before and since, consistently maintained the position that these receipts are taxable.8 It therefore cannot be said with certitude that Congress intended to carve an exception out of § 22 (a)'s pervasive coverage. Nor does the 1954 Code's9 legislative history, with its reiteration of the proposition that statutory gross income is "all-inclusive,"10 give support to respondents' position. The definition of gross income has been simplified, but no effect upon its present broad scope was intended.11 Certainly punitive damages cannot reasonably be classified as gifts, cf. Commissioner v. Jacobson, 336 U.S. 28, 47-52, nor do they come under any other exemption provision in the Code. We would do violence to the plain meaning of the statute and restrict a clear legislative attempt to
bring the taxing power to bear upon all receipts constitutionally taxable were we to say that the payments in question here are not gross income. See Helvering v. Midland Mutual Life Ins. Co., supra, at 223.
MR. JUSTICE DOUGLAS dissents.
MR. JUSTICE HARLAN took no part in the consideration or decision of this case.
211 F.2d 928, reversed.
* Together with Commissioner of Internal Revenue v. William Goldman Theatres, Inc., which was a separate case decided by the Court of Appeals in the same opinion.
1. 53 Stat. 9, 53 Stat. 574, 26 U. S. C. § 22 (a).
2. For the bases of Glenshaw's claim for damages from fraud, see Shawkee Manufacturing Co. v. Hartford-Empire Co., 322 U.S. 271; Hazel-Atlas Glass Co. v. Hartford-Empire Co., 322 U.S. 238.
3. See Hartford-Empire Co. v. United States, 323 U.S. 386, 324 U.S. 570.
4. See note 1, supra.
5. 38 Stat. 114, 167.
6. The phrase was derived from Stratton's Independence, Ltd. v. Howbert, 231 U.S. 399, 415, and Doyle v. Mitchell Bros. Co., 247 U.S. 179, 185, two cases construing the Revenue Act of 1909, 36 Stat. 11, 112. Both taxpayers were "wasting asset" corporations, one being engaged in mining, the other in lumbering operations. The definition was applied by the Court to demonstrate a distinction between a return on capital and "a mere conversion of capital assets." Doyle v. Mitchell Bros. Co., supra, at 184. The question raised by the instant case is clearly distinguishable.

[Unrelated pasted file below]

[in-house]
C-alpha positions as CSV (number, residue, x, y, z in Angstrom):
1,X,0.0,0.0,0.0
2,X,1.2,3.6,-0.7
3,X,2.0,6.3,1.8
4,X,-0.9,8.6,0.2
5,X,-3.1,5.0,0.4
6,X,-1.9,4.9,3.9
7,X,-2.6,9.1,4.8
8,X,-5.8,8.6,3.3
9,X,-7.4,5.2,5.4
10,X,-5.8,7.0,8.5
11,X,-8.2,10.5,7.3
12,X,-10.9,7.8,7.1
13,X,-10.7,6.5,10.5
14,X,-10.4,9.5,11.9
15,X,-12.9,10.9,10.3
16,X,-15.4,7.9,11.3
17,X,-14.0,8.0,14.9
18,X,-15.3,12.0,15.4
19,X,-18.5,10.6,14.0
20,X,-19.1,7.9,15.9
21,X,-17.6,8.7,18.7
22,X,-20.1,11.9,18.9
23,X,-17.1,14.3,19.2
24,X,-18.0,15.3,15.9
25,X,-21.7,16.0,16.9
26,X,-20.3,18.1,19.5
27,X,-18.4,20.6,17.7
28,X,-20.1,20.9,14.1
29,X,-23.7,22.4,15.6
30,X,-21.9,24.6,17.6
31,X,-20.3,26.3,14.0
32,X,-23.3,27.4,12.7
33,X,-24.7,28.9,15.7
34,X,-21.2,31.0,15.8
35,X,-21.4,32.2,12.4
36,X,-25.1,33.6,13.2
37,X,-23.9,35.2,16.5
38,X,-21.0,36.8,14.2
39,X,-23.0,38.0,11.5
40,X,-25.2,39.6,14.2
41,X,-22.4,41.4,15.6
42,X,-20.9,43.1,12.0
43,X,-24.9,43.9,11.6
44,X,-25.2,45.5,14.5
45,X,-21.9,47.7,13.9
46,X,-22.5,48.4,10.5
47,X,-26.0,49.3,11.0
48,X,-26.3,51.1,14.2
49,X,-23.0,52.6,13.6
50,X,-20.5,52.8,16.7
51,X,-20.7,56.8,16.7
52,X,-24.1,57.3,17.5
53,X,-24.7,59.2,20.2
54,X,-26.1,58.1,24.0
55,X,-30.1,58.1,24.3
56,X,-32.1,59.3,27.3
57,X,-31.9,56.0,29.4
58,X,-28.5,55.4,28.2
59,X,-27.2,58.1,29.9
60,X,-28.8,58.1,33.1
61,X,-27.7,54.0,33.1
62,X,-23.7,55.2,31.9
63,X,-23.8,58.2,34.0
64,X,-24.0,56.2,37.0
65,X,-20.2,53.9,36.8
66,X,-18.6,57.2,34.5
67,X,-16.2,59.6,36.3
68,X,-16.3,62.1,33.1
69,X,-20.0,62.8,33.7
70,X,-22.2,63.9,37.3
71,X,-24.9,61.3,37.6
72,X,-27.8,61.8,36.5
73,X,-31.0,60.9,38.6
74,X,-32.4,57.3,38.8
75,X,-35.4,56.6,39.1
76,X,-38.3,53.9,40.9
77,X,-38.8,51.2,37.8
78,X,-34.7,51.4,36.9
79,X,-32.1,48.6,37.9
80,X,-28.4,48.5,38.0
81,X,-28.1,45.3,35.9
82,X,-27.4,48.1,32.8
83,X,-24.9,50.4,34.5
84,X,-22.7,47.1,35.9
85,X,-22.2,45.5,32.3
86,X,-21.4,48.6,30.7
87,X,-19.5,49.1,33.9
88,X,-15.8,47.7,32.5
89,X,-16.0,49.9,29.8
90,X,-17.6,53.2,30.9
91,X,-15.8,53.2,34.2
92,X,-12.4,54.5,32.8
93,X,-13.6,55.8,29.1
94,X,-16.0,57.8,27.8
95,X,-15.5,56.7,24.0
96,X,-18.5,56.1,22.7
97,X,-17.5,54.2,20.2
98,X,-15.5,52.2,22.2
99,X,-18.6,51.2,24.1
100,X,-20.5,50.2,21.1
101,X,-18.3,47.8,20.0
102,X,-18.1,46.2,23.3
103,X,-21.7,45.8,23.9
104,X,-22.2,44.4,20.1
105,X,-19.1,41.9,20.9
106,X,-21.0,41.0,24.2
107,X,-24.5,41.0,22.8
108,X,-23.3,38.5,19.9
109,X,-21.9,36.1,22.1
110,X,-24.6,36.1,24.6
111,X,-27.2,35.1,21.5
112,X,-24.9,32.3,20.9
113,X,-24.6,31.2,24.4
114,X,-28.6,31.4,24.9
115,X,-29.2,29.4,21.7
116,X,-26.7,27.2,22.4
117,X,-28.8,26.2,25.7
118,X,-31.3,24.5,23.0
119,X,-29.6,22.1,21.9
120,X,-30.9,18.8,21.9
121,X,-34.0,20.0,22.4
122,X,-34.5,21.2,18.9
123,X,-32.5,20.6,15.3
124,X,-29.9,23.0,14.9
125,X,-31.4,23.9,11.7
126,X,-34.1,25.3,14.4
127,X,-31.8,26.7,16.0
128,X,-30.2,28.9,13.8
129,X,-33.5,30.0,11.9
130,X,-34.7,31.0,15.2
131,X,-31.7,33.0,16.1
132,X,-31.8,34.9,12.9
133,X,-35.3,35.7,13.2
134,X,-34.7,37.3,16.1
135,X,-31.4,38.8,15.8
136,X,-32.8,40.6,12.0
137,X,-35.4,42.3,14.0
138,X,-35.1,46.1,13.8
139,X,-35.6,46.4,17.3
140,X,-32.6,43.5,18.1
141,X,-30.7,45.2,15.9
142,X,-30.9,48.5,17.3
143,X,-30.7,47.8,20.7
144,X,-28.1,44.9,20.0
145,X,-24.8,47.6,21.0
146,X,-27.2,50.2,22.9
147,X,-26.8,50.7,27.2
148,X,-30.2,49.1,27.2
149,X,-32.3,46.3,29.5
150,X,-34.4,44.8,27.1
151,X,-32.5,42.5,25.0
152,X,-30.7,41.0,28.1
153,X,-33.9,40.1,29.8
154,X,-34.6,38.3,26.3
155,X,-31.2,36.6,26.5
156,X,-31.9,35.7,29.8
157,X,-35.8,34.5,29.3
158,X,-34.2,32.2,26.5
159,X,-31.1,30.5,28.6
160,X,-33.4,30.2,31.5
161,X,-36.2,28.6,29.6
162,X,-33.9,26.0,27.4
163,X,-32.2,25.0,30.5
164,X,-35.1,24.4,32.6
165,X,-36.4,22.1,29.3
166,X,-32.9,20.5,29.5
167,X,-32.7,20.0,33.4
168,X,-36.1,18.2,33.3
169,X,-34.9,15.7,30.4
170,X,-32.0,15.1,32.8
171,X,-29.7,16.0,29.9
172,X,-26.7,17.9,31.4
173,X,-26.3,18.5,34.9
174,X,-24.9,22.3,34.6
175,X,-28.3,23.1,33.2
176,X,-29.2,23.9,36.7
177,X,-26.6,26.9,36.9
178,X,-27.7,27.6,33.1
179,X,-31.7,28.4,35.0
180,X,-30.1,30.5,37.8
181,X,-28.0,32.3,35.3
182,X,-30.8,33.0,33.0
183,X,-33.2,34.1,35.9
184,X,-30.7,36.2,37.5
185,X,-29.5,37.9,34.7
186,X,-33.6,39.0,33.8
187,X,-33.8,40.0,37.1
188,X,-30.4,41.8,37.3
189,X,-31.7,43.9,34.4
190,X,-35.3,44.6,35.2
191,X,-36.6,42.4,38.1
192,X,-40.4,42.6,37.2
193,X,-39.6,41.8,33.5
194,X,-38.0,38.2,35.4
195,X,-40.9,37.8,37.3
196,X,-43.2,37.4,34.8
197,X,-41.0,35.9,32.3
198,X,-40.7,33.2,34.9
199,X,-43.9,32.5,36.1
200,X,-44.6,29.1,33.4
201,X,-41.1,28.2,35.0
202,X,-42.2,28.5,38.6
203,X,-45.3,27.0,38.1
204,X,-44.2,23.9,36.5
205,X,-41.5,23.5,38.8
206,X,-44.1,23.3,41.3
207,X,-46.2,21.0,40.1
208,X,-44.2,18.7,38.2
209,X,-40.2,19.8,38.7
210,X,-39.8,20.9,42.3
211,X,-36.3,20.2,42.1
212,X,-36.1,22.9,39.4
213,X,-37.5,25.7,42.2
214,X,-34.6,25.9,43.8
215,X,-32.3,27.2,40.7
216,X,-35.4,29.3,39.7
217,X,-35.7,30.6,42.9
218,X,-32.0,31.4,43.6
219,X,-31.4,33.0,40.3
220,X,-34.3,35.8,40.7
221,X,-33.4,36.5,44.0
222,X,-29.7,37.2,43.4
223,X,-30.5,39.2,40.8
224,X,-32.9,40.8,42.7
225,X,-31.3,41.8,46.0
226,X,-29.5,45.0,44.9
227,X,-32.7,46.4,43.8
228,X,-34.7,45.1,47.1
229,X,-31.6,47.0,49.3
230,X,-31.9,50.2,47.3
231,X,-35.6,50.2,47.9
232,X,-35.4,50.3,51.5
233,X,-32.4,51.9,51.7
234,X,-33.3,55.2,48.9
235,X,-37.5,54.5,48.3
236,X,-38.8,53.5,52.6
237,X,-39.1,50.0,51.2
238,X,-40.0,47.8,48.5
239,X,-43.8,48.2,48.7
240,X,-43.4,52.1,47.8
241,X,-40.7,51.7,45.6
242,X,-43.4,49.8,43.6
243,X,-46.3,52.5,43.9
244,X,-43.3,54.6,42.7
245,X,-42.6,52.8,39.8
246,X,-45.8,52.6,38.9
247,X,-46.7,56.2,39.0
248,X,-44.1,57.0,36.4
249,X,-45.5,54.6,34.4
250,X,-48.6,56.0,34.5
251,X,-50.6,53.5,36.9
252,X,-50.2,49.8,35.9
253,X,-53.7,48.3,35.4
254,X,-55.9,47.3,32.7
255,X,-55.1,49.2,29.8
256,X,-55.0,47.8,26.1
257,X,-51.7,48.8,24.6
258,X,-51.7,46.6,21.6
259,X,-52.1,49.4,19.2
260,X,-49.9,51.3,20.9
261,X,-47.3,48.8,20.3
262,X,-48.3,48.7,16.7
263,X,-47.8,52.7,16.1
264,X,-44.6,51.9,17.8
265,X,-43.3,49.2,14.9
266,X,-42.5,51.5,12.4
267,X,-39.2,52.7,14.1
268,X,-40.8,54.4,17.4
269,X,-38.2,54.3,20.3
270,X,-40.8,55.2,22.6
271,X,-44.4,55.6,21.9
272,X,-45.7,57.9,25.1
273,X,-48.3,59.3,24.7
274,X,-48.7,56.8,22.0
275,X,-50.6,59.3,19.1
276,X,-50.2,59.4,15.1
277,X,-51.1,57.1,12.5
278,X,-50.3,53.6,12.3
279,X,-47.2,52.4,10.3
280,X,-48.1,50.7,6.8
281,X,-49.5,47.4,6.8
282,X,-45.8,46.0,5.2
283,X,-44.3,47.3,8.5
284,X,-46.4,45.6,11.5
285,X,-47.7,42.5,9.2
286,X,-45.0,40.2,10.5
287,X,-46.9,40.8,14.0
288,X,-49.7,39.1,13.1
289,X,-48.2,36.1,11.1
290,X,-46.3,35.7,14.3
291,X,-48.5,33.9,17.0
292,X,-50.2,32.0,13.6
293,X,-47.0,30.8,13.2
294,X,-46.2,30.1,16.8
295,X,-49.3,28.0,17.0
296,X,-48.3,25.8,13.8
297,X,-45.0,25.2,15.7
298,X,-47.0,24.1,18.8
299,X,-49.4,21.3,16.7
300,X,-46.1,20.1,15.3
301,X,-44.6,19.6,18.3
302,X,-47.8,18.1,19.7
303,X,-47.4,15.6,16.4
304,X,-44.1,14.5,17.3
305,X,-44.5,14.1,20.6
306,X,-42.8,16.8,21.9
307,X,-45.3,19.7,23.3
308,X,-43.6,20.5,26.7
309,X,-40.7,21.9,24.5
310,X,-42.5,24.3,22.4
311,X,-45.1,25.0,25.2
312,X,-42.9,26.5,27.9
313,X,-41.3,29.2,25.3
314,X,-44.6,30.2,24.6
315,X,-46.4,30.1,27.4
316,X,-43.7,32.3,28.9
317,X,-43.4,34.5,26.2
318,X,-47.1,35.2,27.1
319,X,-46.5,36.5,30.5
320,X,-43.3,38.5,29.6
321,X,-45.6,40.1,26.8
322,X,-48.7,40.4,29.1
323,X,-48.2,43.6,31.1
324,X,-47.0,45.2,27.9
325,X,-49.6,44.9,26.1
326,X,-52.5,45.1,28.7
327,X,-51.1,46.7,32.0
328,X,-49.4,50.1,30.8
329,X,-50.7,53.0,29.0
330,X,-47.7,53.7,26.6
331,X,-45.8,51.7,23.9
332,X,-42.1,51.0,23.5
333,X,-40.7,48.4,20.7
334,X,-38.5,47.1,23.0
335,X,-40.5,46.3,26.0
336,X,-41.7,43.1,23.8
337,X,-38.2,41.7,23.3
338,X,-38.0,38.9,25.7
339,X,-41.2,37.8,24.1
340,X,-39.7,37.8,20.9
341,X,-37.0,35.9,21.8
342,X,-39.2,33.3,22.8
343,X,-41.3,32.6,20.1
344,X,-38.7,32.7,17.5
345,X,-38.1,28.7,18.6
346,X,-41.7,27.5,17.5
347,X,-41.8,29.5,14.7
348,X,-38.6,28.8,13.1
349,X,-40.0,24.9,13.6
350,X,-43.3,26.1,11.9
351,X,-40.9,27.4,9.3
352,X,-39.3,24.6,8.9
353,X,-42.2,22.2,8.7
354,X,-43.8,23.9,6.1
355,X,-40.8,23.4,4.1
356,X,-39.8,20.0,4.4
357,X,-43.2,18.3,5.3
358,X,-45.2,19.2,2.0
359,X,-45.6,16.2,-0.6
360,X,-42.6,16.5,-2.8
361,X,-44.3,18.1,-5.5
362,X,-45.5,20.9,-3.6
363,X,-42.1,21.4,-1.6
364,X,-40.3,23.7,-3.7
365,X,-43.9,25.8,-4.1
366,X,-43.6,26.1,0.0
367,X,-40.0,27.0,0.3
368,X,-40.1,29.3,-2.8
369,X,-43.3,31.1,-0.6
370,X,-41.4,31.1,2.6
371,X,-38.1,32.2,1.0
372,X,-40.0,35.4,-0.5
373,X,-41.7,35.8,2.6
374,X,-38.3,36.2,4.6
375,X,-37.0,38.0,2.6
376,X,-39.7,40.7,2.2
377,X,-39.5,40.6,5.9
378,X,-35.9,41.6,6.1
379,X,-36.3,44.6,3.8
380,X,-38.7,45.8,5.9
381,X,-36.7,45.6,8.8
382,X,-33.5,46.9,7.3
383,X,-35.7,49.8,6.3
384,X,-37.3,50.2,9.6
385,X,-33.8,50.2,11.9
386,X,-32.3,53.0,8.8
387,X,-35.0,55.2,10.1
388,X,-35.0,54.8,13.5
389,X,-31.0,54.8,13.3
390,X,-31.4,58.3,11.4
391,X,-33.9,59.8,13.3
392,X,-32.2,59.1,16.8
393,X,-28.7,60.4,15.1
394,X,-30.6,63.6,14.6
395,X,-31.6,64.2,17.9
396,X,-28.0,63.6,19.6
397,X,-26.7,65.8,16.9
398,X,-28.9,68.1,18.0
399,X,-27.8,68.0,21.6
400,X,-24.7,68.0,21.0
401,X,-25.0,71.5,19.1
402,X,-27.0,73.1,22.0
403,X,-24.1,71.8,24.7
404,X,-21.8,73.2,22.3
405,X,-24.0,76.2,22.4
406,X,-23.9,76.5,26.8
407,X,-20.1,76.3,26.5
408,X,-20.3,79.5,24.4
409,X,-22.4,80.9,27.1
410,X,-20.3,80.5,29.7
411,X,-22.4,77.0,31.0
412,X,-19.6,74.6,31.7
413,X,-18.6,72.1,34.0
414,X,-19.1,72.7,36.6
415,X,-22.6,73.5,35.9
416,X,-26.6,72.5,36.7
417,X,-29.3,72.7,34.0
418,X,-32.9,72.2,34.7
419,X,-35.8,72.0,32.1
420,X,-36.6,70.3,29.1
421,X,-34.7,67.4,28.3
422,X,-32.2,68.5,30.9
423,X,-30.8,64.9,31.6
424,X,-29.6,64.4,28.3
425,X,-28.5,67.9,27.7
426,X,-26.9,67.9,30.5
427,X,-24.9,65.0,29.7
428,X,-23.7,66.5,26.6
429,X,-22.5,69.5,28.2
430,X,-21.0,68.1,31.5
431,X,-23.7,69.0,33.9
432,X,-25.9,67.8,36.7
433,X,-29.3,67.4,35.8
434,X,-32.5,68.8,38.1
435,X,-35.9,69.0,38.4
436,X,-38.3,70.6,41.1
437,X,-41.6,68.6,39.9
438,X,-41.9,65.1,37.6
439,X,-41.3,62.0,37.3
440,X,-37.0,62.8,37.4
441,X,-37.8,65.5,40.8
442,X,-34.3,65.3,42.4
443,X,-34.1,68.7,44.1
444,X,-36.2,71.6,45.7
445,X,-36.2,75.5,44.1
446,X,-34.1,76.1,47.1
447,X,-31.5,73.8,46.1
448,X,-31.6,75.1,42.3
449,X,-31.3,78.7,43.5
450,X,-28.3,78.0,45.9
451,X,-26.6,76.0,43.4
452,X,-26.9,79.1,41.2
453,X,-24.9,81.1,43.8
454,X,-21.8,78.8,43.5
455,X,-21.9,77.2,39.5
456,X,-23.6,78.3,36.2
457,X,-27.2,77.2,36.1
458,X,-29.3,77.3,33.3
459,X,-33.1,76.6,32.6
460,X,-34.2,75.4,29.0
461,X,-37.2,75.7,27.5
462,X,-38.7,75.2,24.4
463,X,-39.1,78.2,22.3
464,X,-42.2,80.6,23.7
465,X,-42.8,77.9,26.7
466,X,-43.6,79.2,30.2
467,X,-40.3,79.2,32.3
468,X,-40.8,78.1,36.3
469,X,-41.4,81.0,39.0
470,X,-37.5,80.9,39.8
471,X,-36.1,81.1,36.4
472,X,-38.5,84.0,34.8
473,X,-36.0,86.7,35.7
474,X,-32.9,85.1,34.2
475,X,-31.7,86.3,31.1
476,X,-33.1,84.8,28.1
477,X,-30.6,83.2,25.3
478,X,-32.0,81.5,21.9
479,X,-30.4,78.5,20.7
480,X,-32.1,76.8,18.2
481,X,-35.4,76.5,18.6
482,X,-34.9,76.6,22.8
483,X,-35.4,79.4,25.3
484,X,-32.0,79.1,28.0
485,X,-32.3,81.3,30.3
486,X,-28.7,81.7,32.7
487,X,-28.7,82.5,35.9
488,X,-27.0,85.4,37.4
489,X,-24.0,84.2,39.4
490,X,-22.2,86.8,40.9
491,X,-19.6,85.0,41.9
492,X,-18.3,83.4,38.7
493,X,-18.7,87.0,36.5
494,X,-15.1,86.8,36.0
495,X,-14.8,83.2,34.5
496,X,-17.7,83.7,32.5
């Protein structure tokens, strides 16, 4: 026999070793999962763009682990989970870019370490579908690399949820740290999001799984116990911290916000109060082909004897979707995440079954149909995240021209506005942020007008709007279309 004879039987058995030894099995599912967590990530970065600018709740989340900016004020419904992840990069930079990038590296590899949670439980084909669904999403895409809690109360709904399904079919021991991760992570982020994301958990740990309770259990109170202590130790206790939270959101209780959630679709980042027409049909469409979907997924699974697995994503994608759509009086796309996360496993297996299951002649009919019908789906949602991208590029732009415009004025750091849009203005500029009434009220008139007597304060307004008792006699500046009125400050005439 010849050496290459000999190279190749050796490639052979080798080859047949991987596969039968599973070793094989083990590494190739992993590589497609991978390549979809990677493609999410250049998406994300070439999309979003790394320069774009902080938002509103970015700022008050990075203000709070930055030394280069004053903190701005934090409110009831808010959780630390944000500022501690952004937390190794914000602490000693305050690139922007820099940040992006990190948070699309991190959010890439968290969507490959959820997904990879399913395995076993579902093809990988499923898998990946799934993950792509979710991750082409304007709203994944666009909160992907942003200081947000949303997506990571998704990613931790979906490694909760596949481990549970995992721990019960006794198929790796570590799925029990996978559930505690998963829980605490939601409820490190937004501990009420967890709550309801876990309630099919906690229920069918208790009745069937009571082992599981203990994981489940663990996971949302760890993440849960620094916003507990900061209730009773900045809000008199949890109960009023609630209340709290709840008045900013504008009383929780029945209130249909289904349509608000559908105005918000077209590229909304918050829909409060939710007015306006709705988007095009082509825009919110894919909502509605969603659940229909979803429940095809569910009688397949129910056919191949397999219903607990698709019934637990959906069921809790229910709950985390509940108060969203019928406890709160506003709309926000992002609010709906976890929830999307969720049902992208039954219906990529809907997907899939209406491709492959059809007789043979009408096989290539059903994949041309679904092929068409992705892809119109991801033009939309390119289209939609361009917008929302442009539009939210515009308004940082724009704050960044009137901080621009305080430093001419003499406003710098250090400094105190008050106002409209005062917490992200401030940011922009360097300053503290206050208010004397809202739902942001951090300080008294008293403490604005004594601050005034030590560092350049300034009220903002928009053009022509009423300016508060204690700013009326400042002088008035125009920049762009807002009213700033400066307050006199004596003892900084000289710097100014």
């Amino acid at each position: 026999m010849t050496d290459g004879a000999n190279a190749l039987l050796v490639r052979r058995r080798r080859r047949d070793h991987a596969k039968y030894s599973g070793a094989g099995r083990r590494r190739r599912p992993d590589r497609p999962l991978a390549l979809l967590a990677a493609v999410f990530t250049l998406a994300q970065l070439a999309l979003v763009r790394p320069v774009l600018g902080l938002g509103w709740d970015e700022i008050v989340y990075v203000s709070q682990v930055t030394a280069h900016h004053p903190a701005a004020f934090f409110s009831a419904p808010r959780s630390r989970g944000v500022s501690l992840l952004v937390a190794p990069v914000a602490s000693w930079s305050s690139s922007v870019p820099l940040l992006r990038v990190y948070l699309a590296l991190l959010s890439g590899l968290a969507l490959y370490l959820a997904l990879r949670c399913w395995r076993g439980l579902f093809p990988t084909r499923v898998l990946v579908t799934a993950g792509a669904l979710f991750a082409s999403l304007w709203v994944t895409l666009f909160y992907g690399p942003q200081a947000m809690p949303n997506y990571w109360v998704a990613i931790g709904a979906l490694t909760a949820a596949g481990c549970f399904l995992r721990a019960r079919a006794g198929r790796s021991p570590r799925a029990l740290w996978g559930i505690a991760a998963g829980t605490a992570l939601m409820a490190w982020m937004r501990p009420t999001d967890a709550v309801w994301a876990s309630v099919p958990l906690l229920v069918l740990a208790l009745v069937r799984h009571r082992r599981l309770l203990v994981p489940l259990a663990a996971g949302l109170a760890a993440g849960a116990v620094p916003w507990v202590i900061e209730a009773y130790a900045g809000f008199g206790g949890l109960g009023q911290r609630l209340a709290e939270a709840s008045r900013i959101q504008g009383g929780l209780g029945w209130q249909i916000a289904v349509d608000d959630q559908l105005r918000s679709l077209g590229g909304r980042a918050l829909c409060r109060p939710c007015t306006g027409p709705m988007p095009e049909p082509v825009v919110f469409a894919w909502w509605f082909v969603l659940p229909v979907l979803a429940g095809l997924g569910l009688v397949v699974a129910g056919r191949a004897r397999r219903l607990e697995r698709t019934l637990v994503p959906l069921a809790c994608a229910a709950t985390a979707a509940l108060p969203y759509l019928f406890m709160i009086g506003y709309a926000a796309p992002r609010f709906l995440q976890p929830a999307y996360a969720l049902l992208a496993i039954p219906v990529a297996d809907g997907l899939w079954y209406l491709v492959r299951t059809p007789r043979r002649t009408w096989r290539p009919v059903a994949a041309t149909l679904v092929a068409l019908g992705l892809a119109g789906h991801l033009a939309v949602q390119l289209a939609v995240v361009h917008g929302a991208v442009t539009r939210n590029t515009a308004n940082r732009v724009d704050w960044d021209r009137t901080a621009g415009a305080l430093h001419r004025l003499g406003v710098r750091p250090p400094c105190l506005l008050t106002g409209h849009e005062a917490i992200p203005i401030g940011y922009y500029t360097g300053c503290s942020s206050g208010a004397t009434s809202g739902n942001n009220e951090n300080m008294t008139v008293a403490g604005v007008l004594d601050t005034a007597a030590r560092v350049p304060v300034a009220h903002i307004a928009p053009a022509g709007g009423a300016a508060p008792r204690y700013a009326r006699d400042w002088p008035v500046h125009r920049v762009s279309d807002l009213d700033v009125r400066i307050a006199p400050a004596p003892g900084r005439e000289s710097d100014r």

7. 1941-1 Cum. Bull. 16.
8. The long history of departmental rulings holding personal injury recoveries nontaxable on the theory that they roughly correspond to a return of capital cannot support exemption of punitive damages following injury to property. See 2 Cum. Bull. 71; I-1 Cum. Bull. 92, 93; VII-2 Cum. Bull. 123; 1954-1 Cum. Bull. 179, 180. Damages for personal injury are by definition compensatory only. Punitive damages, on the other hand, cannot be considered a restoration of capital for taxation purposes.
9. 68A Stat. 3 et seq. Section 61 (a) of the Internal Revenue Code of 1954, 68A Stat. 17, is the successor to § 22 (a) of the 1939 Code.
10. H. R. Rep. No. 1337, 83d Cong., 2d Sess. A18; S. Rep. No. 1622, 83d Cong., 2d Sess. 168.
11. In discussing § 61 (a) of the 1954 Code, the House Report states: "This section corresponds to section 22 (a) of the 1939 Code. While the language in existing section 22 (a) has been simplified, the all-inclusive nature of statutory gross income has not been affected thereby. Section 61 (a) is as broad in scope as section 22 (a). "Section 61 (a) provides that gross income includes 'all income from whatever source derived.' This definition is based upon the 16th Amendment and the word 'income' is used in its constitutional sense." H. R. Rep. No. 1337, supra, note 10, at A18. A virtually identical statement appears in S. Rep. No. 1622, supra, note 10, at 168.